Three Surf Rigs You Should Know About
Start with these three simple surf rigs and tweak the details to suit your surf scenario.
I love fishing bait in the surf. Just seeing a sand-spiked rod bend deeply toward the waves is enough to get my heart beating fast, even before I make the 5-meter dash across the sand to set the hook.
When setting out to dunk some bait in the surf, just as important as deciding which bait you’ll be throwing is deciding what kind of rig you’ll be presenting it on. There are two main options available, but you’ll need to tailor your rig to the location, the time of year and bait, and you will undoubtedly hook and land more fish.
The simplest rig out there is the fish-finder rig. This rig simply consists of a leader with a hook and a barrel swivel tied to the main line behind a fish-finder weight slide. This rig is well suited for presenting large pieces of bait, because an angler can “drop back” to a biting fish and give it time to ingest the bait. Fish-finder rigs can be effective for everything from fluke to brown sharks, but you’ll want to adjust your hook size and style and your leader length to the fish you’re targeting. Remember, the longer the leader, the more wind resistance, and the less casting distance you’ll be able to achieve.
With fluke, casting distance is rarely an issue, as these fish will generally set up shop right in the breakers. I’ve seen ospreys pluck fluke out of only inches of water at the surfline. For these fish, I’ll use a long leader of about 30 inches to allow the bait to flutter and entice the hungry flatfish.
When it comes to fishing stripers, the location will determine the length of the leader. If a long cast is needed to reach the fish, leaders can be as short as 6 inches (red drum surfcasters down south fish leaders even shorter than that). This will keep the weight and the bait close together during the cast, allowing you to get the maximum distance. If the bass aren’t far from shore, leaders from 24 to 30 inches will work best. Though this isn’t always the case, I usually find myself using a longer leader with clams and a shorter leader with bunker. This is because when I’m fishing clams, I never want my bait too far beyond the breakers, because this zone is where the wave activity will naturally break up the shellfish, and bass prowling through this area are often looking for an easy meal of crushed clams. The longer leader will also allow the clam and its trailing pieces to be washed around with the swell, which is a more natural look for the bait.
This rig is well suited for presenting large pieces of bait, because an angler can “drop-back” to a biting fish. Fish-finder rigs can be effective for everything from brown sharks to fluke, but you’ll want to adjust your hook size and style and your leader length to the fish you’re targeting. Remember, the longer the leader, the more wind resistance, and the less casting distance you’ll be able to achieve.
With bunker, depending on the location, a little extra distance usually helps, so I pin the weight right on top of the bait. I find it less important for the bunker to be moving about on the bottom, especially since too much motion might cause the bait to spin, which will look unnatural and unappealing to cruising stripers.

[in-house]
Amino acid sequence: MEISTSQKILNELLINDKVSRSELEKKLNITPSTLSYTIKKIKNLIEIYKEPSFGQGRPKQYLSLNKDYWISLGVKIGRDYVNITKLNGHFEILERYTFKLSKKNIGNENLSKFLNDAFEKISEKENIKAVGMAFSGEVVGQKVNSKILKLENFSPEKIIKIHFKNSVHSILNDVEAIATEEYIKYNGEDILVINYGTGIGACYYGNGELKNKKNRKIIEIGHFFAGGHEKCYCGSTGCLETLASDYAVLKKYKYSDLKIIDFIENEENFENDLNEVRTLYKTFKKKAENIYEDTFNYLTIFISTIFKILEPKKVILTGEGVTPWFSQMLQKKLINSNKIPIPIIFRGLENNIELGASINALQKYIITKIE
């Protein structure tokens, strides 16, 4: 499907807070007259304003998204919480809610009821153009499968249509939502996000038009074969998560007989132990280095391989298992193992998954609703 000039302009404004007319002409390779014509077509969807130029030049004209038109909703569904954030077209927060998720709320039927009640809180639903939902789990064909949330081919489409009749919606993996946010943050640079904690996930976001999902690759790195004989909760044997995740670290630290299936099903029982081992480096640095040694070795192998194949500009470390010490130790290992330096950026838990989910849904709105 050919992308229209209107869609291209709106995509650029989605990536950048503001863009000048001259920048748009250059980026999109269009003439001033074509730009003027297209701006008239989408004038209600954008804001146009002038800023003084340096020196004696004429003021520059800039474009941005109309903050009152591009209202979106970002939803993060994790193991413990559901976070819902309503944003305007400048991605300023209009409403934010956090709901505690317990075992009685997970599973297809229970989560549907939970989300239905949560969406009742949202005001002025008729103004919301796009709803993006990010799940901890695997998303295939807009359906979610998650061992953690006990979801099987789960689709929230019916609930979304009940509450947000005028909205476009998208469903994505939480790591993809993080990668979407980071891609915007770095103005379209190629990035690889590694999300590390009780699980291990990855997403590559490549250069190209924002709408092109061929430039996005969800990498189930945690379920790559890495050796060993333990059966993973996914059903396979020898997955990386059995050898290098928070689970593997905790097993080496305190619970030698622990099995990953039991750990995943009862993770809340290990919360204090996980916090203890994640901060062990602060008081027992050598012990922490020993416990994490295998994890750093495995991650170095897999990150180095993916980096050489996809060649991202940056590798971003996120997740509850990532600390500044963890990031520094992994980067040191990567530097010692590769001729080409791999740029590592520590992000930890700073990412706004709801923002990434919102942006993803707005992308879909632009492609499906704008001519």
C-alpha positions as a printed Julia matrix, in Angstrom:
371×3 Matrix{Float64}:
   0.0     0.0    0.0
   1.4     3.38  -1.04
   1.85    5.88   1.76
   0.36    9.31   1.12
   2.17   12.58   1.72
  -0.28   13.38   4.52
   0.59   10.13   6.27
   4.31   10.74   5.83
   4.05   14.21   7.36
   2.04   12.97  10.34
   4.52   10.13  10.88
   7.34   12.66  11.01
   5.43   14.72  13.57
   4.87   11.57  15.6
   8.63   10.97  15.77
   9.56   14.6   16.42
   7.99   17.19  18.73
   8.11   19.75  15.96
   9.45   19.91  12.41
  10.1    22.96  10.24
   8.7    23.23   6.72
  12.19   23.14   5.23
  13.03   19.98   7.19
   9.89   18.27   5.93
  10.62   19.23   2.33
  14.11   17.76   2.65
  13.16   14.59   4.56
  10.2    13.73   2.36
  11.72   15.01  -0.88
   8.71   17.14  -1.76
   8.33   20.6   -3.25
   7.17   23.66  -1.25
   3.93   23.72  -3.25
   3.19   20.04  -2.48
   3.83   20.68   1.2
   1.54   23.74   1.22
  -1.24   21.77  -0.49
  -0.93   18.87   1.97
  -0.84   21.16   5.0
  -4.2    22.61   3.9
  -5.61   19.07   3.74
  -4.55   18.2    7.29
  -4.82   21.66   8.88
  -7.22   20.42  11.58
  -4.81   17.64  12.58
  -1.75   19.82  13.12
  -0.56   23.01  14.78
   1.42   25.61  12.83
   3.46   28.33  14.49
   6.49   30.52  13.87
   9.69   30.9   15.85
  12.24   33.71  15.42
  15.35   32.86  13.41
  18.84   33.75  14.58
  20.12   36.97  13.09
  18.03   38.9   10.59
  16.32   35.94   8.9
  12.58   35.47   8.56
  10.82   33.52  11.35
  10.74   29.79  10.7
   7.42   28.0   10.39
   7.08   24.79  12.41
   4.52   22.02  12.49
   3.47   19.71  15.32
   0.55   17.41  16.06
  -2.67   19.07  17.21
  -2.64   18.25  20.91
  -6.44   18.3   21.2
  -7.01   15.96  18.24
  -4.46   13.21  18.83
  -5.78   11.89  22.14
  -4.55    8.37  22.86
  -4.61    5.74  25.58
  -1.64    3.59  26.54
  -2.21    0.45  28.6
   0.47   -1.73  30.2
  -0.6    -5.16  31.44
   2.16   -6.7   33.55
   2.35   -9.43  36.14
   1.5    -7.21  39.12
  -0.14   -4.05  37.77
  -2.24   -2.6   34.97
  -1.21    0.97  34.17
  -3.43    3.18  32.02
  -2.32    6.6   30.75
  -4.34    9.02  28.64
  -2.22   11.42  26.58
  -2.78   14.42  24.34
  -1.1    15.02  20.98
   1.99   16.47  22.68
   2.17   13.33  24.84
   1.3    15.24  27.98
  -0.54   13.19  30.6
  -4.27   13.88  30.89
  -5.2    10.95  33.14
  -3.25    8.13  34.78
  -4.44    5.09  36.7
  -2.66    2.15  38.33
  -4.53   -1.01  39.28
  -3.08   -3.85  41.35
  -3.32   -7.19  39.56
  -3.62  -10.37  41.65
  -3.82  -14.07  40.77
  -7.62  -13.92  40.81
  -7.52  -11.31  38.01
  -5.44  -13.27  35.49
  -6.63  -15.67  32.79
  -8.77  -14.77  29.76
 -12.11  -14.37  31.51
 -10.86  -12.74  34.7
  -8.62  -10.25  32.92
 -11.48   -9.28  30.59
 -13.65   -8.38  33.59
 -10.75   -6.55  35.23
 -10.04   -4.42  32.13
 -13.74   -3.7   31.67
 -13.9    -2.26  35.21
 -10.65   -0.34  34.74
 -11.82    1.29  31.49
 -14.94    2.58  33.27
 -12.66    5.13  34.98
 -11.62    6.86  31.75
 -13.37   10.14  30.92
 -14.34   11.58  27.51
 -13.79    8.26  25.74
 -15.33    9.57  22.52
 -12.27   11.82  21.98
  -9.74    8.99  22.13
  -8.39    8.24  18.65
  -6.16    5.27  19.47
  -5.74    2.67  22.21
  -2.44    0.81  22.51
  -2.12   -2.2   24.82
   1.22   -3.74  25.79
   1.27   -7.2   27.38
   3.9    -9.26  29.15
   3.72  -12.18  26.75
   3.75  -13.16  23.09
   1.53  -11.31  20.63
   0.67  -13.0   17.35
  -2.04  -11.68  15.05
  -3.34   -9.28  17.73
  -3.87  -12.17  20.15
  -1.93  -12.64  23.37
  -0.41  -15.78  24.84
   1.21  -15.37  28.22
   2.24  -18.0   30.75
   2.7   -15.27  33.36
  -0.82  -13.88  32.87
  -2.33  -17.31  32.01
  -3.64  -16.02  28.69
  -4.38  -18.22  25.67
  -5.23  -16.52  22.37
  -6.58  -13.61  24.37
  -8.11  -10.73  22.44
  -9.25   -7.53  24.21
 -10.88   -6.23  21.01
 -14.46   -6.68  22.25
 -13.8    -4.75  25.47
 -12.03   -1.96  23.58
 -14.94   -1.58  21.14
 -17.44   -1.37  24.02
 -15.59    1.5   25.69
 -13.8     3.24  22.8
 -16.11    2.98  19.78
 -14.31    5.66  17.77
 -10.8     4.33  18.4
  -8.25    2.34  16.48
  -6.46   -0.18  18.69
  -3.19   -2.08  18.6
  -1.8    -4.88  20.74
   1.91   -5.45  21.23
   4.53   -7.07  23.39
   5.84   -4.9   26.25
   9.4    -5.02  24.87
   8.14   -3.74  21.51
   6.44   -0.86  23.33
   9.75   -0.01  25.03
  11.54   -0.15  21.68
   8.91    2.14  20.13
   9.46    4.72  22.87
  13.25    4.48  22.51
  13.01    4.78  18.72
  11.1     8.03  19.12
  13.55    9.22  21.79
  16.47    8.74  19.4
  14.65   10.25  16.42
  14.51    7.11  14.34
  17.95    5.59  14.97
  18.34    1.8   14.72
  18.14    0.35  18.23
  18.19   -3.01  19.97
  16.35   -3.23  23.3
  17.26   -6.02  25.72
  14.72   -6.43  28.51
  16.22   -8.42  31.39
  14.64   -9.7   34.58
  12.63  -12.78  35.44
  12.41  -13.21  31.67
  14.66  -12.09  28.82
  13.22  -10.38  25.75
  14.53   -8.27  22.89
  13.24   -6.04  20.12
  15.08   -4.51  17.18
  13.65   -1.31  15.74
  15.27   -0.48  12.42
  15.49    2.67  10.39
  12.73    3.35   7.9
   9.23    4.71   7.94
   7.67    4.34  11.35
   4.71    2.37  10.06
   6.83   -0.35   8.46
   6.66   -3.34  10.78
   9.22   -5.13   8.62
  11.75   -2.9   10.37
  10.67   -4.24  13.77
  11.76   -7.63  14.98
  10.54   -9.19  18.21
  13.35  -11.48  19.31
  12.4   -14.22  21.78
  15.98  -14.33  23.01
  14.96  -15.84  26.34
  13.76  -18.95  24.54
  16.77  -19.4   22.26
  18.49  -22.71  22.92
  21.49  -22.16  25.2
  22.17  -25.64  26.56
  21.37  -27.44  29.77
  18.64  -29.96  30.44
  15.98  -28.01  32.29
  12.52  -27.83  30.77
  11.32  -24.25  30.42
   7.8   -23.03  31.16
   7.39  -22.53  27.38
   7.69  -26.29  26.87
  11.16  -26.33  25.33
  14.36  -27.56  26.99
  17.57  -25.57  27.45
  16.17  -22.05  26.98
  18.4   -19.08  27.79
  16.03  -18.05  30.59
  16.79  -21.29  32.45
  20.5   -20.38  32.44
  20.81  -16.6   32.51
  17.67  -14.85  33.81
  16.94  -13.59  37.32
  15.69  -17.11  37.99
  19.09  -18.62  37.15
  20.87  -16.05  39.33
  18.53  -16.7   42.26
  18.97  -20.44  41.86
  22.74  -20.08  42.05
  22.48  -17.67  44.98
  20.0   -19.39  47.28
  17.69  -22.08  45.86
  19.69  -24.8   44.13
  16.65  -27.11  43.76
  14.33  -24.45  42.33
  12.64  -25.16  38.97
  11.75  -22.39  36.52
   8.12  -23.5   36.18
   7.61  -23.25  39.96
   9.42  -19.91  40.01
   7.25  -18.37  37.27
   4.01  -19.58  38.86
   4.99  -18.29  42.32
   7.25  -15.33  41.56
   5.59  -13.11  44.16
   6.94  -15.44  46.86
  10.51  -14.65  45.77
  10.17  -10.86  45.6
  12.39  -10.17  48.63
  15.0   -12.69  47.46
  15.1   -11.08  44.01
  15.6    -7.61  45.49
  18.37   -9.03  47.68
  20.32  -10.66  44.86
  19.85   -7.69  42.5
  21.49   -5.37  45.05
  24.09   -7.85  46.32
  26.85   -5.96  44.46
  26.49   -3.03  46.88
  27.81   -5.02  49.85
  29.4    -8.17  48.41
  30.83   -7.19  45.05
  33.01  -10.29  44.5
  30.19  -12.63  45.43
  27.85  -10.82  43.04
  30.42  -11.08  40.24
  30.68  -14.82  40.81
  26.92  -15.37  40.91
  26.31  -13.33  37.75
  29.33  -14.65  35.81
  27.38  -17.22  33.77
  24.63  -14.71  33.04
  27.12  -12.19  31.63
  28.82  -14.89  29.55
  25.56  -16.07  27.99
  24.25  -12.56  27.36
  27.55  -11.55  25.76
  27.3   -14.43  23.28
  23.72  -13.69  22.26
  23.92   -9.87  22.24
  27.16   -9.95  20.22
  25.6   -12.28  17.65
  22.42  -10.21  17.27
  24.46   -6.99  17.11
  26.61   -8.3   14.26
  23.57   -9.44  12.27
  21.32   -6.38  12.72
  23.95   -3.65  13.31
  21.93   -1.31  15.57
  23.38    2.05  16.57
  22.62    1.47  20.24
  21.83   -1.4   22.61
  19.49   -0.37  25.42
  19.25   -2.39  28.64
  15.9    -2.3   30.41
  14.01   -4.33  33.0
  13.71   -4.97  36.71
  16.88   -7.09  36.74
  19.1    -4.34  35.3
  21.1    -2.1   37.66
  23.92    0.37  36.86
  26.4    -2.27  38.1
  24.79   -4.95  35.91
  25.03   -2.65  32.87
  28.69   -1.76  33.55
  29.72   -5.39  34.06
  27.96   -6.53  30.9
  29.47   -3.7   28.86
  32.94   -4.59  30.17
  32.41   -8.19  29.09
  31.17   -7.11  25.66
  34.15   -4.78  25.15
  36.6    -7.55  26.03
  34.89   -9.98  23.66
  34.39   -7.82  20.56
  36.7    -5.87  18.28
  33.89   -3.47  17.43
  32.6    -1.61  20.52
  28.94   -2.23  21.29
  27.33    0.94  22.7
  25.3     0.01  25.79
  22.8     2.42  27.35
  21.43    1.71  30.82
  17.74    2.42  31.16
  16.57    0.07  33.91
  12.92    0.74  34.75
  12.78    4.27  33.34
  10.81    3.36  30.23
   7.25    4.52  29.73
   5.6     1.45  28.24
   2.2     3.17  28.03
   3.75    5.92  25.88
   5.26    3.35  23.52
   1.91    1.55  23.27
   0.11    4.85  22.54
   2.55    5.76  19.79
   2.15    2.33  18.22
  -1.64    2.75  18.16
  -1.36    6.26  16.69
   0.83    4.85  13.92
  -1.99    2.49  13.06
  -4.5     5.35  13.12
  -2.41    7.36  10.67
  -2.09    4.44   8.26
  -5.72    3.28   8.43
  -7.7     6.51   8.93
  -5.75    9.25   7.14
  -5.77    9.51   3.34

When targeting big bluefish, wire leaders are often necessary to prevent bite-offs. With sharks, a wire leader is absolutely necessary, in conjunction with a long heavy-duty mono- filament leader to protect against the shark’s sandpaper skin.
This rig is used by anglers hoping to double their odds by presenting two hooked baits off the same rig. Unlike the fish-finder rig, where the weight is above the hook, in a high/low rig the hooks are spaced out above the weight. The obvious advantage to this rig is the ability to offer two baits at once, but the down- side is having a fixed weight. Whereas an angler using a fish-finder rig is able to drop back to a biting fish and feed it line without having to worry about it feeling the weight, anglers fishing a high/low rig need to set the hook quickly or risk the fish dropping the bait after feeling the unnatural tension from the weight. For this reason, high/low rigs are more effective with smaller, softer baits such as clams or worms.
High/low rigs are great options for early- or late-season stripers, small bluefish or scup. Hooks will depend, of course on the species. For stripers, I like baitholder or octopus-style hooks with the clams and worms. For scup, tiny Aberdeen hooks are the ticket to presenting worms to these feisty panfish.
They also allow you the chance for a double-header, and decrease the odds of having your bait stolen. When tied properly, it should remain tangle- free. Using straight-shanked hooks, as opposed to hooks with down-turned eyes, will reduce tangling.
Whole Mullet Rig
This contraption is quite popular with anglers to our south when targeting big bluefish in the surf. The styrofoam float keeps the bait floating off the bottom, where it’s easier for fish to find, and harder for the crabs. To rig a whole mullet, remove the double hook, push the wire down the center of the bait and out the vent, then re-attach the hook. This rig is perfect for fish like bluefish that are notorious for hitting the tails of baitfish.
For more surfcasting tips and know-how, check out Surfcaster: The Ultimate Surfcasting Guide by William “Doc” Muller.
Source : onthewater